On this view of the condition of the University, the Visitors think it their duty to state that, if the legislature shall be of opinion that the sums advanced to the University, in the name of loans, from the general fund for education, have been applied to their legitimate object, and shall think proper to liberate the annuity from their reimbursement, it will suffice in three or four years to compleat the last building, and the institution may be opened at the end of that term. And further that if the requisite sum can be supplied from the same or any other fund, then the University may be put into as full operation, as it’s income will admit, in the course of the year ensuing the present date, and while the remaining building will be proceeding on such supplementary fund. This however, or whatever else their wisdom may devise, is subject to their direction, to which the Visitors will in willing duty conform.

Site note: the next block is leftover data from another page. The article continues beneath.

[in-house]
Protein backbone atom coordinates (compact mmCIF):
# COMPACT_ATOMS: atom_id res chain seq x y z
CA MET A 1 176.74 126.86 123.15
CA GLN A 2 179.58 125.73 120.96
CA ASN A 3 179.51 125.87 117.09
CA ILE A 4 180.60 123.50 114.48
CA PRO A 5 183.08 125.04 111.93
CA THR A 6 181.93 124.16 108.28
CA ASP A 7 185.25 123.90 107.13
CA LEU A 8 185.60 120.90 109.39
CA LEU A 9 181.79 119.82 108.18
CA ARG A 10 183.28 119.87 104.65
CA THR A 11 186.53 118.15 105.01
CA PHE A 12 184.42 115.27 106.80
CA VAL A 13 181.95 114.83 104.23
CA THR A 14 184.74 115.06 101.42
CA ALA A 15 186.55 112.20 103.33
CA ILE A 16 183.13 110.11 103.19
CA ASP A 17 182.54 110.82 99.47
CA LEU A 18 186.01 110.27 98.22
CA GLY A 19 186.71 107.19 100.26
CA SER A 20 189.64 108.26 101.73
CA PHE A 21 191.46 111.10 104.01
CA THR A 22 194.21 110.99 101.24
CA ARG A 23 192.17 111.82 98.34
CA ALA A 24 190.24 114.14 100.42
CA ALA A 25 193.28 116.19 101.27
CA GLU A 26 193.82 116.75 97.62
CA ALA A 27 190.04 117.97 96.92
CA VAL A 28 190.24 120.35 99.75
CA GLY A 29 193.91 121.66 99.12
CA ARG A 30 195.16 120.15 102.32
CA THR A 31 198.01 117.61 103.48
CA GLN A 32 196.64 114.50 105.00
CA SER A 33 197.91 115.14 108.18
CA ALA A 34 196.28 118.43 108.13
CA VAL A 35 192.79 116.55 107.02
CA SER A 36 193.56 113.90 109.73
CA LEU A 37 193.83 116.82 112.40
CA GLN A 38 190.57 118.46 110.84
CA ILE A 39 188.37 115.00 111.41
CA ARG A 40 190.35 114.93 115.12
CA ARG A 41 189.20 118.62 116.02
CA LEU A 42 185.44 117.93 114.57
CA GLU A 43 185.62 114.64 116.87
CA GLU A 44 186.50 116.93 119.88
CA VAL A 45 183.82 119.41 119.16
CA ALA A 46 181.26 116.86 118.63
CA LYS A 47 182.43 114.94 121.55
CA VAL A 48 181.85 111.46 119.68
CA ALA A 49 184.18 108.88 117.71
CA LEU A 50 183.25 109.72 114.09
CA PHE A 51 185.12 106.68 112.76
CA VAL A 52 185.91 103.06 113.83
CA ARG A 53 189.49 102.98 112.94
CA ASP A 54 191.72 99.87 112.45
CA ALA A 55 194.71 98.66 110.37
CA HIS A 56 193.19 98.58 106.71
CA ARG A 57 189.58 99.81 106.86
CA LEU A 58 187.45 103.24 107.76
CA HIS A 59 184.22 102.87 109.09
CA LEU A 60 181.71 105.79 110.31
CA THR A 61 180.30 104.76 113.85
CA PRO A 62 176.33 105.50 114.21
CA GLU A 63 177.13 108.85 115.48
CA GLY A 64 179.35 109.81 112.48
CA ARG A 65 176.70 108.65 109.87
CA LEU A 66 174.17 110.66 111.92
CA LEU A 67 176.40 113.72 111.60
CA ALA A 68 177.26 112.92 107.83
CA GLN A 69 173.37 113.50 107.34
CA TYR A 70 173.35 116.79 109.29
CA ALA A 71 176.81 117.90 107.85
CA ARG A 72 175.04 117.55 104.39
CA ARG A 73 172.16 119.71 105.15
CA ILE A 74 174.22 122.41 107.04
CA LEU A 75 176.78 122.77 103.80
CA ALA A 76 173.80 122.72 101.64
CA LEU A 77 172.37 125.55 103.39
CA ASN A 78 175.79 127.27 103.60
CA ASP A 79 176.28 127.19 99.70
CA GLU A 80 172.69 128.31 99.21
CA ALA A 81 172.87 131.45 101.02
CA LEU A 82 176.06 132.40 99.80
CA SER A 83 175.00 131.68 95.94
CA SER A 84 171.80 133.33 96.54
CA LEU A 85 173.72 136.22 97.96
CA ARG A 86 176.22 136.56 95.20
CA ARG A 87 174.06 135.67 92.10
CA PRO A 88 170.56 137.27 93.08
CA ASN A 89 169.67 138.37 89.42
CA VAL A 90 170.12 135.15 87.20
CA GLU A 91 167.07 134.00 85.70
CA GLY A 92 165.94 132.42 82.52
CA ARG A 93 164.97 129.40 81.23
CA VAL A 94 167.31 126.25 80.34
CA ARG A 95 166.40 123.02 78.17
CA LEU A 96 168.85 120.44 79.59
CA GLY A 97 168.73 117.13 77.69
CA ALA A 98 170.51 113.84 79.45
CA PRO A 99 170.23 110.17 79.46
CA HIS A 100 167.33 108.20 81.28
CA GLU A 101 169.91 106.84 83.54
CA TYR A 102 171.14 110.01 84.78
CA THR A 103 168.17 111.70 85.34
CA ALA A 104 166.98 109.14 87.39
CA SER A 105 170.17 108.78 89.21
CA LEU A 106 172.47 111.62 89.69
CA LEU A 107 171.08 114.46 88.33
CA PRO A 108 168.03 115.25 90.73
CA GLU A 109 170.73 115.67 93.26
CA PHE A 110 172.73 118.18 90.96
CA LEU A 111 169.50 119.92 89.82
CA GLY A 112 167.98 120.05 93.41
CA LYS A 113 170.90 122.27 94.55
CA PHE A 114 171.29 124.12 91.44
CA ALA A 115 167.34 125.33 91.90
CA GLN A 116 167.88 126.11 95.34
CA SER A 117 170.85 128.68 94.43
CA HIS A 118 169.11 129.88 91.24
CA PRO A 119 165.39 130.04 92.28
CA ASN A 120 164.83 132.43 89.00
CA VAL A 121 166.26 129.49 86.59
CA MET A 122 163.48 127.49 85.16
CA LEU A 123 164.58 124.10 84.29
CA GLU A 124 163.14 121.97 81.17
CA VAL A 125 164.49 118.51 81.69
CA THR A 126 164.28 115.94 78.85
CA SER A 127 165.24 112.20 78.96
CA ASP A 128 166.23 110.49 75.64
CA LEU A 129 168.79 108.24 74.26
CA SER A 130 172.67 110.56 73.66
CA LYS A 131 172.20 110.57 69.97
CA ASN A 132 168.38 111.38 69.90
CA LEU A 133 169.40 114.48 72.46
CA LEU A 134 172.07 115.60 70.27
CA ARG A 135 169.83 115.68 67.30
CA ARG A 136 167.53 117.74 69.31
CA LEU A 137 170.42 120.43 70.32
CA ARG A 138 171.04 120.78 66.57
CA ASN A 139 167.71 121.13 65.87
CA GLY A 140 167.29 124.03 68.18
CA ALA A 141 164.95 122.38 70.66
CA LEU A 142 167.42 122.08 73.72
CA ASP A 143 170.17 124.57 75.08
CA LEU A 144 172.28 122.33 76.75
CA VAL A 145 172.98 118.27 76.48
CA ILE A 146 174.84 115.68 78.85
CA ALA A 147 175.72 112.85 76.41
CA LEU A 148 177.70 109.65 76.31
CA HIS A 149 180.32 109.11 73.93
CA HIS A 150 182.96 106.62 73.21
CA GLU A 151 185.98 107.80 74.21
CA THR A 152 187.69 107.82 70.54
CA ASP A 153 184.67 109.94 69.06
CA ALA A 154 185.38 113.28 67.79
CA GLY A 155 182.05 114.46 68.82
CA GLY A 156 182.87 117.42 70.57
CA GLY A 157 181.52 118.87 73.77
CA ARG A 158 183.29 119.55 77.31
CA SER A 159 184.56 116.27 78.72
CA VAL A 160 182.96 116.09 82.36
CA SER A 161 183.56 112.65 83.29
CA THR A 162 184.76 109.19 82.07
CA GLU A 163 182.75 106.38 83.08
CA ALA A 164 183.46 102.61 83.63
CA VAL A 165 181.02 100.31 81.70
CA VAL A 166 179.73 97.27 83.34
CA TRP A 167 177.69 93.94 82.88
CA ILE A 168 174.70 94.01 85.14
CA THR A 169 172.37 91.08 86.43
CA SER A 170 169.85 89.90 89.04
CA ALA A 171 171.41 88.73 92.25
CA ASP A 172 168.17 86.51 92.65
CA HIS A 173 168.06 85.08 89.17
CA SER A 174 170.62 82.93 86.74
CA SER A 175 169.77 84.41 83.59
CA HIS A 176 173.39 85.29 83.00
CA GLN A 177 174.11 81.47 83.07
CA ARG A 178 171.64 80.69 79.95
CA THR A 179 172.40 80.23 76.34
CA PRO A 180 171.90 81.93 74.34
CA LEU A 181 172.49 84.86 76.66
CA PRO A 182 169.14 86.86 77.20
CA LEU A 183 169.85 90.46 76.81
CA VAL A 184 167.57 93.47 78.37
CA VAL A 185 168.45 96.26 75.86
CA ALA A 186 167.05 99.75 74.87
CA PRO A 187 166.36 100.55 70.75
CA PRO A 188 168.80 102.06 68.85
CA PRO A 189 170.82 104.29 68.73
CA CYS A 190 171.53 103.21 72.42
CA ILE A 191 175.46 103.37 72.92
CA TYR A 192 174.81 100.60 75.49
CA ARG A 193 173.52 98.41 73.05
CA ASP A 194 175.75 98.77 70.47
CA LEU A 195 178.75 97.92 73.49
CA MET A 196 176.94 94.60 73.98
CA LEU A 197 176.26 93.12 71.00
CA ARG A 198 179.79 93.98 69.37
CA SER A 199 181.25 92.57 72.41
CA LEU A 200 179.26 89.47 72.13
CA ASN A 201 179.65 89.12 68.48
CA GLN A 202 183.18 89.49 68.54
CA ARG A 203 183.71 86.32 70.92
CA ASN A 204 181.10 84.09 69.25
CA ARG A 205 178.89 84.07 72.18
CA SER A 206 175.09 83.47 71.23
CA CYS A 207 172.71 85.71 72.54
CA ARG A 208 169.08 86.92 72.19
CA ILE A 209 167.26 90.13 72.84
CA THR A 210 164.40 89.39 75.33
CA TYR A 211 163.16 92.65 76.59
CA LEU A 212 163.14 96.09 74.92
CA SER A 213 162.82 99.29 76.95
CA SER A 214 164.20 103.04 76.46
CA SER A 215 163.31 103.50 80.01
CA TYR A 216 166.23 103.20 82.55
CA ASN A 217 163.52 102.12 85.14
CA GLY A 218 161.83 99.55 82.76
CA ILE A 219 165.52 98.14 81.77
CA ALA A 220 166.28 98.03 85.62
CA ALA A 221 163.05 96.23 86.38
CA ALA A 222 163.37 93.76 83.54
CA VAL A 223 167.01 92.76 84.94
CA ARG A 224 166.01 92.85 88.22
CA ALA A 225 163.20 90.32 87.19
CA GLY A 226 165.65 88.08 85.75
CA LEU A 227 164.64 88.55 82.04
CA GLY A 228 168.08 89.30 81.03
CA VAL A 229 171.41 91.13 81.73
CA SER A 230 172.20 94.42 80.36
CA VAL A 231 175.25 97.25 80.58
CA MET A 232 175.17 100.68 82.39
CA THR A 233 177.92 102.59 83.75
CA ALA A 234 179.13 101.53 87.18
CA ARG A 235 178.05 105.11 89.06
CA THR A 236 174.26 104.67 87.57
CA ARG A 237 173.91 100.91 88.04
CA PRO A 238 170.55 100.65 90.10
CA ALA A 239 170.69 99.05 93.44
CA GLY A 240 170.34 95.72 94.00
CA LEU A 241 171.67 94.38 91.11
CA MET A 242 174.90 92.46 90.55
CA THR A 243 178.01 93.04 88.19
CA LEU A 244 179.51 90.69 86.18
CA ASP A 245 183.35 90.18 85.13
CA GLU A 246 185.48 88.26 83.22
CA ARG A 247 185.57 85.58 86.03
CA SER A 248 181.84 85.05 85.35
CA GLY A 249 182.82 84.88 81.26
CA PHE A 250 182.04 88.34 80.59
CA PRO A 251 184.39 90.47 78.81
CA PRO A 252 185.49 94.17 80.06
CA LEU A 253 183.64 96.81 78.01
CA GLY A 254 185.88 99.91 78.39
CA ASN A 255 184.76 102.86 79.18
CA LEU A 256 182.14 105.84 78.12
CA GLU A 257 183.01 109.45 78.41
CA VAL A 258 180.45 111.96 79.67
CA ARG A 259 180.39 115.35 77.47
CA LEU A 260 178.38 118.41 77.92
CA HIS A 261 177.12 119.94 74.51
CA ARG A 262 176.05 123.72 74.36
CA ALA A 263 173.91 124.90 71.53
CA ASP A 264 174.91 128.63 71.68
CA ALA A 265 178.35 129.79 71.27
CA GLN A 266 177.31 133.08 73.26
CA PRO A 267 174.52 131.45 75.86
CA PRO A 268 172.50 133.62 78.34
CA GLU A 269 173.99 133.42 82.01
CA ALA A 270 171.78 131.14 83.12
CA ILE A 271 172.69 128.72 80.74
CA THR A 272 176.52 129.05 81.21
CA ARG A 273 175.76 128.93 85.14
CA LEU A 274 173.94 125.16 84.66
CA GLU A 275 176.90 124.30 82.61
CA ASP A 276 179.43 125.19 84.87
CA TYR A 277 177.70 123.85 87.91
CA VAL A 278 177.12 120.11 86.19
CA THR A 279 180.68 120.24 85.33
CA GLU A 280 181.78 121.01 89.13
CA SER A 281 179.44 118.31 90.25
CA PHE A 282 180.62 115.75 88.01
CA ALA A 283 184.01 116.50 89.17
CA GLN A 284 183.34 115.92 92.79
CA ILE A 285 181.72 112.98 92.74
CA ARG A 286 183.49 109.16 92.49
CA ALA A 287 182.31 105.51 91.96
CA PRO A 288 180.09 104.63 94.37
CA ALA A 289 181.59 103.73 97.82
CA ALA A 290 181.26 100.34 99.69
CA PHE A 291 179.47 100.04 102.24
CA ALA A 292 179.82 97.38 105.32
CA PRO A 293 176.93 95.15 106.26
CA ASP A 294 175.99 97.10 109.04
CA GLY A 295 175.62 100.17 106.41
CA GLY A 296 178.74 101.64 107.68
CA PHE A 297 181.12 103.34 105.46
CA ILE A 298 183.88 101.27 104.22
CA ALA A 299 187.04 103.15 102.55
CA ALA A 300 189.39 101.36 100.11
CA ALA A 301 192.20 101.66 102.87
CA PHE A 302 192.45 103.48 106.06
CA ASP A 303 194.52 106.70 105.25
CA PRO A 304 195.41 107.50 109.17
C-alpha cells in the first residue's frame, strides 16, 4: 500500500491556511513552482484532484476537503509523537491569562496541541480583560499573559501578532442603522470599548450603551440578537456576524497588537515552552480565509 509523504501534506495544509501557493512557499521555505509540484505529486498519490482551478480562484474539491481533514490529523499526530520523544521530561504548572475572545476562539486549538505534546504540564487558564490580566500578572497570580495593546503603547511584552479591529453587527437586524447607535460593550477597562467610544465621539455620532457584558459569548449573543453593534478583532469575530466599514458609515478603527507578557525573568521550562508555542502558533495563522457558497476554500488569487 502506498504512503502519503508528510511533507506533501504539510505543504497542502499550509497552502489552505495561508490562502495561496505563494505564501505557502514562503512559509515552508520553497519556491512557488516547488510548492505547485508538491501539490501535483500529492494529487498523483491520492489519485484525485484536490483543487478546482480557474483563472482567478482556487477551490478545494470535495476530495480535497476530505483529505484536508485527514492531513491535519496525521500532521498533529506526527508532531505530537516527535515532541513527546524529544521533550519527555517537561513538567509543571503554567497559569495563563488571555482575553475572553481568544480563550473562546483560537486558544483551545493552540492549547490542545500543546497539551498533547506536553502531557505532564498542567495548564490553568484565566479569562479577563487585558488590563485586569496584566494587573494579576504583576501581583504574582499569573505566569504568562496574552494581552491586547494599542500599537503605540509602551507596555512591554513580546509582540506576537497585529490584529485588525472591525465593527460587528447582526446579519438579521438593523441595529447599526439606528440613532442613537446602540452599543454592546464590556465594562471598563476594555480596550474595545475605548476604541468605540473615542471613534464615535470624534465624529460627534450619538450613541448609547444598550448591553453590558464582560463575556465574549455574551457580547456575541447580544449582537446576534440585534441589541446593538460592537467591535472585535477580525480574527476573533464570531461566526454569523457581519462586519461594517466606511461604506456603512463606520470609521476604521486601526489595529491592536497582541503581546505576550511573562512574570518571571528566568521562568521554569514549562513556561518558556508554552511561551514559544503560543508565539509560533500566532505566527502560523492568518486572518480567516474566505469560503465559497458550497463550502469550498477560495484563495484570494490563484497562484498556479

In the same Report of the Commissioners of 1818. it was stated by them that “in conformity with the principles of our constitution, which place all sects of religion on an equal footing, with the jealousies of the different sects in guarding that equality from encroachment or surprise, and with the sentiments of the legislature in favor of freedom of religion, manifested on former occasions, they had not proposed that any professorship of Divinity should be established in the University; that provision however was made for giving instruction in the Hebrew, Greek, and Latin languages, the depositories of the Originals, and of the earliest and most respected authorities of the faith of every sect, and for courses of Ethical lectures, developing those moral obligations in which all sects agree. That, proceeding thus far, without offence to the Constitution, they had left, at this point, to every sect to take into their own hands the office of further instruction in the peculiar tenets of each.”